This paper analyses media reform programmes as part of wider peace-building interventions in the Balkans, the Middle East, and Africa. It concludes that the most effective interventions were those where local populations participated and took ownership of the projects, ensuring that the media initiatives were culturally relevant and demand-driven. The impact of projects can be sustained after international assistance is over only if they are wholly owned by the people, professions, and communities that they were designed to help.
The NATO military intervention in Bosnia and Herzegovina in late 1995 marked the beginning of a new post-Cold War era of international intervention in the internal affairs of sovereign states. A new doctrine of humanitarian intervention evolved, justified by the moral ‘responsibility to protect’ populations from the excesses of war, oppression, and other disasters. Over the past 15 years, these peacebuilding interventions have struggled with the stigma of neo-colonialism and undue Western cultural and political influence.
Given the political nature of peacebuilding and counterinsurgency, the importance of communication cannot be overstated: politics is about communication, persuasion, and consensus building. Further:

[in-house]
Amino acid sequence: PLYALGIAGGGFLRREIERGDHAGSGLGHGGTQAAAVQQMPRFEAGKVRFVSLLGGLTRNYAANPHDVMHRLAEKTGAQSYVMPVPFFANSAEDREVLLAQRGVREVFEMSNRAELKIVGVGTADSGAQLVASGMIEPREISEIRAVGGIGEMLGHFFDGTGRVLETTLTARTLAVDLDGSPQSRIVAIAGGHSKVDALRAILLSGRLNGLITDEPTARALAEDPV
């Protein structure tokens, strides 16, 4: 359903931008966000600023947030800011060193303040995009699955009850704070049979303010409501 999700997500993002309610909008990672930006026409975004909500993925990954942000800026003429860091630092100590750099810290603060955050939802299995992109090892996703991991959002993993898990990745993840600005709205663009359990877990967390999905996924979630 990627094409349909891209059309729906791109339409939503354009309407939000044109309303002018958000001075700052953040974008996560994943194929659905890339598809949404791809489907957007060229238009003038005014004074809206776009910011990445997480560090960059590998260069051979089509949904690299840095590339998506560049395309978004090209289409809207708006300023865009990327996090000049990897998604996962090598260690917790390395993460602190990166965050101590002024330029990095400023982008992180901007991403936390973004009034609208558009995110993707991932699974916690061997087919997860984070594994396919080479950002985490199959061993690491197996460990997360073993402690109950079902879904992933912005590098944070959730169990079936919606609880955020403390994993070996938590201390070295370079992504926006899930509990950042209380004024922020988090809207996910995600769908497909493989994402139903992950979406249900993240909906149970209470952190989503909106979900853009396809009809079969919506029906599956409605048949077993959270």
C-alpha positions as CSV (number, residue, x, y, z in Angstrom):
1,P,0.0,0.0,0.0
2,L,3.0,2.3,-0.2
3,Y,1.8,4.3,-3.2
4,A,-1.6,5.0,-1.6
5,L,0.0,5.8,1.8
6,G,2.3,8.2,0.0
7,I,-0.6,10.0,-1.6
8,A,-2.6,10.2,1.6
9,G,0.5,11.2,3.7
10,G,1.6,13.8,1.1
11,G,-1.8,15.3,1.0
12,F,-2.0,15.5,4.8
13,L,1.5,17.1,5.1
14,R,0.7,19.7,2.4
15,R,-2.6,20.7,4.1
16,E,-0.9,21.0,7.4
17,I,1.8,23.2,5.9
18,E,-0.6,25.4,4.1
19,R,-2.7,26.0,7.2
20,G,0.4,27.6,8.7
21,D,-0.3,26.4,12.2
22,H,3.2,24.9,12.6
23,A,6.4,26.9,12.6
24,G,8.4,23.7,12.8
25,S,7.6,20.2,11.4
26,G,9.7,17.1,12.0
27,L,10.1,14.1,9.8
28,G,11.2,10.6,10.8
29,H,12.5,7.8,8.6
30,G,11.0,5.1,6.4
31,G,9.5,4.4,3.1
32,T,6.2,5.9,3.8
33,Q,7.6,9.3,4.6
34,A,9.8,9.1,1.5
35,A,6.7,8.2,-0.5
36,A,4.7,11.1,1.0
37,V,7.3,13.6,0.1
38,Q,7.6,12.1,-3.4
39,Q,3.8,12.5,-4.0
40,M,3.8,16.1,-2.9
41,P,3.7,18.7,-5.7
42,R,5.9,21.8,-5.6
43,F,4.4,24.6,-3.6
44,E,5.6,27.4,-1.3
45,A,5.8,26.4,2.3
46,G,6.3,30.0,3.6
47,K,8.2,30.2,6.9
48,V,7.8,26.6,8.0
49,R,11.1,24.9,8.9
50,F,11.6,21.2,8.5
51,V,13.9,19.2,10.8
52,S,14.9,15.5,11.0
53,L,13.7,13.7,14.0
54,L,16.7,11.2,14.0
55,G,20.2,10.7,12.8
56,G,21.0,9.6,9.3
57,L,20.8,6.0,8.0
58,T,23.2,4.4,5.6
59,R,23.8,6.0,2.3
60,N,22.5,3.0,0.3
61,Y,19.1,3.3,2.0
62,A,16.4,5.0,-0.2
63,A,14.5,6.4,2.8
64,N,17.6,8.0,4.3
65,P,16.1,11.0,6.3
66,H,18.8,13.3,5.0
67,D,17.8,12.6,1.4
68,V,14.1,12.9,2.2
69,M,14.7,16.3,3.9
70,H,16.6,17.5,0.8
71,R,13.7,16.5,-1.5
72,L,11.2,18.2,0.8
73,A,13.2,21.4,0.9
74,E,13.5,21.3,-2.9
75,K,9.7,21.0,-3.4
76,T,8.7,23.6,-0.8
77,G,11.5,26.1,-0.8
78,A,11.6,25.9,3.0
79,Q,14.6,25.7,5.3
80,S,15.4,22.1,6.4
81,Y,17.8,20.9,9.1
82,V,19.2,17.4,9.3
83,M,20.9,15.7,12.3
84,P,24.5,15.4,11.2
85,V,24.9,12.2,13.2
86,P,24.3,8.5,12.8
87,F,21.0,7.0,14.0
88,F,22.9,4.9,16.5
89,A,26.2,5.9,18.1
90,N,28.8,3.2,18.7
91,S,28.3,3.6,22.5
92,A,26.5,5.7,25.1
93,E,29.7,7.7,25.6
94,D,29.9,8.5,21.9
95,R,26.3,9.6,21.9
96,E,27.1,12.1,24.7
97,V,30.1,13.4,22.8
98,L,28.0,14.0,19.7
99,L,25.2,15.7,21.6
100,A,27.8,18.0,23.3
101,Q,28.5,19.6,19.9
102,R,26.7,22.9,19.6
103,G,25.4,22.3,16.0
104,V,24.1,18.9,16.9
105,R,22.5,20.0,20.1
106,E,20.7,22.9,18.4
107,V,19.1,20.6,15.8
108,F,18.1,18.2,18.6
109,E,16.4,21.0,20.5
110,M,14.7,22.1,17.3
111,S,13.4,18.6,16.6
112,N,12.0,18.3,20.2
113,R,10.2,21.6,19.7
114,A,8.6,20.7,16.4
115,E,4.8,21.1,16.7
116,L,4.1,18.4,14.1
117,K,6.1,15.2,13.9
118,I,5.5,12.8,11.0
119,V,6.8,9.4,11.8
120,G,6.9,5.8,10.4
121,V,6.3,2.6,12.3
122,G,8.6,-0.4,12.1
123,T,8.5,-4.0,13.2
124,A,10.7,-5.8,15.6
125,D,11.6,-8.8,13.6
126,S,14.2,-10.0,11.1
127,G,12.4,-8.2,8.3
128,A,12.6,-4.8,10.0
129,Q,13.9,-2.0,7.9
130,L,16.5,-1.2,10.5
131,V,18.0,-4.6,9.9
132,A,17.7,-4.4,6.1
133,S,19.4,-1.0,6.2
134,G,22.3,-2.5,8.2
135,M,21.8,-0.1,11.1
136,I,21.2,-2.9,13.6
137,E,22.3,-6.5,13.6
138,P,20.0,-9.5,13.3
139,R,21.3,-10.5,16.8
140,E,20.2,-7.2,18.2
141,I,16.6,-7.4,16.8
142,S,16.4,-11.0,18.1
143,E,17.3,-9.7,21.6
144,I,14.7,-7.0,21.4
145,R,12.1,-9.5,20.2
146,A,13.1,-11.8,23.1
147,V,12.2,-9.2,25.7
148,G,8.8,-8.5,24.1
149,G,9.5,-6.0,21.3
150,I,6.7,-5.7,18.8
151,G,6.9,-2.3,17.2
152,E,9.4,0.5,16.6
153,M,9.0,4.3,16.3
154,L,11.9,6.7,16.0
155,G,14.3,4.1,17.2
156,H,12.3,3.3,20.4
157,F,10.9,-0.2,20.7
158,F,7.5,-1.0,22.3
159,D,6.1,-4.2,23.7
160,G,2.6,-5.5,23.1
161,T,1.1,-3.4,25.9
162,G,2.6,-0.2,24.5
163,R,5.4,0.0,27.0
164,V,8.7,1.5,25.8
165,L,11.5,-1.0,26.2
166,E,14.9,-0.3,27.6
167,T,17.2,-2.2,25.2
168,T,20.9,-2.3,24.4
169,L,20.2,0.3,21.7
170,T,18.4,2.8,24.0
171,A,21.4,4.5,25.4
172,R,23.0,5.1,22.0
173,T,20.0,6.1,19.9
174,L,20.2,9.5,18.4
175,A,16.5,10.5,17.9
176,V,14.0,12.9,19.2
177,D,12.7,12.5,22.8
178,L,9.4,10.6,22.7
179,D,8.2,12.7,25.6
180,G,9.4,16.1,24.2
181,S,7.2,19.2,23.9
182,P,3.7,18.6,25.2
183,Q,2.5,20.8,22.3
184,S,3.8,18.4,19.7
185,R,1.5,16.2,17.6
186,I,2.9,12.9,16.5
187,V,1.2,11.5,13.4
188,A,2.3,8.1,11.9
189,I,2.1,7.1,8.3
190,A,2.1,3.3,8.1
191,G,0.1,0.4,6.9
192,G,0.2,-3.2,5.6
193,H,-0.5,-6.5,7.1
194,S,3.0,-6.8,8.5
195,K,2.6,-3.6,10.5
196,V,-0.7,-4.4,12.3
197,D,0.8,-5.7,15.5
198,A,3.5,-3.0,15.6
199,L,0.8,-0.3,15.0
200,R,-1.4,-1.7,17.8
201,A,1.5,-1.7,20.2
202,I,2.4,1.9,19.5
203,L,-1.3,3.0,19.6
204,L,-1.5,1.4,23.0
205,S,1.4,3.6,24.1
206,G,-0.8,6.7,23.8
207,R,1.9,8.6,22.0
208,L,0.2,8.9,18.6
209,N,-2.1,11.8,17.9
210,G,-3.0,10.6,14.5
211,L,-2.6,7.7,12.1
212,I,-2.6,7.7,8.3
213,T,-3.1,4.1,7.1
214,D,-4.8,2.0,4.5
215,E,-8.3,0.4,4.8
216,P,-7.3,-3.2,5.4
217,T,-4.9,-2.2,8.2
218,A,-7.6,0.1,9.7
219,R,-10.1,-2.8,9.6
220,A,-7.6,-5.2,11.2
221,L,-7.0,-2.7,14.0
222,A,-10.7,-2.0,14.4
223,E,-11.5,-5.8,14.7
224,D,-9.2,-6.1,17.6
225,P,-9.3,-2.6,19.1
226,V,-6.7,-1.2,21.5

- As all politics is local, the local audience is the first priority.
- Two-way grassroots communication is essential to building local understanding, cooperation, and support.
- Communicating to the grassroots requires an understanding of how information is transmitted across a society and the way in which traditional networks are used. This may mean using unconventional approaches.
The most effective stabilisation and reconstruction programmes are those in which local professionals, civil society, and communities have participated and taken ownership. But local ownership cannot be taken for granted. The international community must quickly establish effective partnerships with local actors in a project’s entry phase, taking into account the following recommendations:
- Achieving local ownership requires planners and implementers to have as full an understanding of the context, culture, and history of a society and situation as possible, as early as possible. Cultural, historical, and situational awareness is crucial to success.
- Demand-driven development projects are the most likely to succeed, but they require an approach to communication that places as much emphasis on listening to the local population as on transmitting information to it.
- International missions need to act as learning organisations. They need to maintain rolling research programmes, public opinion polling, public consultations, media monitoring, and analysis in order to understand the drivers of conflict, the word on the street, and people’s perceptions. They also need mechanisms for capturing and passing on institutional knowledge so as to be able to learn from experience in spite of staff turnover.
- Establishing the levels and extent of local capacity, knowing where to find it, and being confident about its authenticity are vital to meaningful, and not just cursory, consultation.
- Internal education and communication campaigns are as important as public ones if international officials are to learn the ‘art of letting go’.